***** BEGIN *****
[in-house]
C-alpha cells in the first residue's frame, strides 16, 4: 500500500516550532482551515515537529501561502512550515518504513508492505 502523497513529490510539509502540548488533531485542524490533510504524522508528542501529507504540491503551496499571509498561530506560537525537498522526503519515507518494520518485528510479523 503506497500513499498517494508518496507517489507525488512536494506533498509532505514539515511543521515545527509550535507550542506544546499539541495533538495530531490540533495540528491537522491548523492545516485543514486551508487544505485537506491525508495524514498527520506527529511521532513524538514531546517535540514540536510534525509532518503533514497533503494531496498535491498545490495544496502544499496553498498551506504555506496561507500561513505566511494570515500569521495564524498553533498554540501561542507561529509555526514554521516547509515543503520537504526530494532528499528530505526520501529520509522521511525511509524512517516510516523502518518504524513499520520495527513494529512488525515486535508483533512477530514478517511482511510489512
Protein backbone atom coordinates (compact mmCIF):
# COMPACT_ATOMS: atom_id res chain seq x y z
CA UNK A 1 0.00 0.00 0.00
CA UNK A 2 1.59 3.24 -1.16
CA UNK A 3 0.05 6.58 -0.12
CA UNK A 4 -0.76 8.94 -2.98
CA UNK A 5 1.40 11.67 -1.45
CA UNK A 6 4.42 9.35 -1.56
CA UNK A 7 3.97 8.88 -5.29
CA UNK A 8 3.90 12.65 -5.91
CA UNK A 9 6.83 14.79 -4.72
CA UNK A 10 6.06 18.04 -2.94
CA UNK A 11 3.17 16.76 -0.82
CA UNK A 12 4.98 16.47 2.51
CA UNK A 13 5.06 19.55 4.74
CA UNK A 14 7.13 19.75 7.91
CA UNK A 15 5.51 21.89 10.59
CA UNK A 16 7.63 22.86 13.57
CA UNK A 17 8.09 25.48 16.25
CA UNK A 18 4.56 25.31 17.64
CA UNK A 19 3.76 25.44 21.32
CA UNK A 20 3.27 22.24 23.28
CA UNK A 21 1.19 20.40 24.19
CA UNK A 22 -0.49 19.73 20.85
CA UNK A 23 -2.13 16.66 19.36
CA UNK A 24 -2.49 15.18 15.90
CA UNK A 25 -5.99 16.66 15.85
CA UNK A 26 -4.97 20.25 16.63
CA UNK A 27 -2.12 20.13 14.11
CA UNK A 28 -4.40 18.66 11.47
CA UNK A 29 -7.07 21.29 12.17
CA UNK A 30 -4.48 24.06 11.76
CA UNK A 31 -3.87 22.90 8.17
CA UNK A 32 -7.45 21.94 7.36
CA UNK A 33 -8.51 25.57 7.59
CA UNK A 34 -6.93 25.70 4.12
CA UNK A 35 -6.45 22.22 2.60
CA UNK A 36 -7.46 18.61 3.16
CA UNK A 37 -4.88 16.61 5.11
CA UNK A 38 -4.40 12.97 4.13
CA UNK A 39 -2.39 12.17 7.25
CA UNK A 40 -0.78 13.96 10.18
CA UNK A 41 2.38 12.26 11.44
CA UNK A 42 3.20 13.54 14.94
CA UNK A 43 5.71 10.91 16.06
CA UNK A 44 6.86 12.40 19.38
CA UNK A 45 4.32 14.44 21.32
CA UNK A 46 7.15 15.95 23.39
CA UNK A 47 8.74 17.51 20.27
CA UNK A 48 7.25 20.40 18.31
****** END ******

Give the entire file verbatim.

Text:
[in-house]
C-alpha cells in the first residue's frame, strides 16, 4: 500500500516550532482551515515537529501561502512550515518504513508492505 502523497513529490510539509502540548488533531485542524490533510504524522508528542501529507504540491503551496499571509498561530506560537525537498522526503519515507518494520518485528510479523 503506497500513499498517494508518496507517489507525488512536494506533498509532505514539515511543521515545527509550535507550542506544546499539541495533538495530531490540533495540528491537522491548523492545516485543514486551508487544505485537506491525508495524514498527520506527529511521532513524538514531546517535540514540536510534525509532518503533514497533503494531496498535491498545490495544496502544499496553498498551506504555506496561507500561513505566511494570515500569521495564524498553533498554540501561542507561529509555526514554521516547509515543503520537504526530494532528499528530505526520501529520509522521511525511509524512517516510516523502518518504524513499520520495527513494529512488525515486535508483533512477530514478517511482511510489512
Protein backbone atom coordinates (compact mmCIF):
# COMPACT_ATOMS: atom_id res chain seq x y z
CA UNK A 1 0.00 0.00 0.00
CA UNK A 2 1.59 3.24 -1.16
CA UNK A 3 0.05 6.58 -0.12
CA UNK A 4 -0.76 8.94 -2.98
CA UNK A 5 1.40 11.67 -1.45
CA UNK A 6 4.42 9.35 -1.56
CA UNK A 7 3.97 8.88 -5.29
CA UNK A 8 3.90 12.65 -5.91
CA UNK A 9 6.83 14.79 -4.72
CA UNK A 10 6.06 18.04 -2.94
CA UNK A 11 3.17 16.76 -0.82
CA UNK A 12 4.98 16.47 2.51
CA UNK A 13 5.06 19.55 4.74
CA UNK A 14 7.13 19.75 7.91
CA UNK A 15 5.51 21.89 10.59
CA UNK A 16 7.63 22.86 13.57
CA UNK A 17 8.09 25.48 16.25
CA UNK A 18 4.56 25.31 17.64
CA UNK A 19 3.76 25.44 21.32
CA UNK A 20 3.27 22.24 23.28
CA UNK A 21 1.19 20.40 24.19
CA UNK A 22 -0.49 19.73 20.85
CA UNK A 23 -2.13 16.66 19.36
CA UNK A 24 -2.49 15.18 15.90
CA UNK A 25 -5.99 16.66 15.85
CA UNK A 26 -4.97 20.25 16.63
CA UNK A 27 -2.12 20.13 14.11
CA UNK A 28 -4.40 18.66 11.47
CA UNK A 29 -7.07 21.29 12.17
CA UNK A 30 -4.48 24.06 11.76
CA UNK A 31 -3.87 22.90 8.17
CA UNK A 32 -7.45 21.94 7.36
CA UNK A 33 -8.51 25.57 7.59
CA UNK A 34 -6.93 25.70 4.12
CA UNK A 35 -6.45 22.22 2.60
CA UNK A 36 -7.46 18.61 3.16
CA UNK A 37 -4.88 16.61 5.11
CA UNK A 38 -4.40 12.97 4.13
CA UNK A 39 -2.39 12.17 7.25
CA UNK A 40 -0.78 13.96 10.18
CA UNK A 41 2.38 12.26 11.44
CA UNK A 42 3.20 13.54 14.94
CA UNK A 43 5.71 10.91 16.06
CA UNK A 44 6.86 12.40 19.38
CA UNK A 45 4.32 14.44 21.32
CA UNK A 46 7.15 15.95 23.39
CA UNK A 47 8.74 17.51 20.27
CA UNK A 48 7.25 20.40 18.31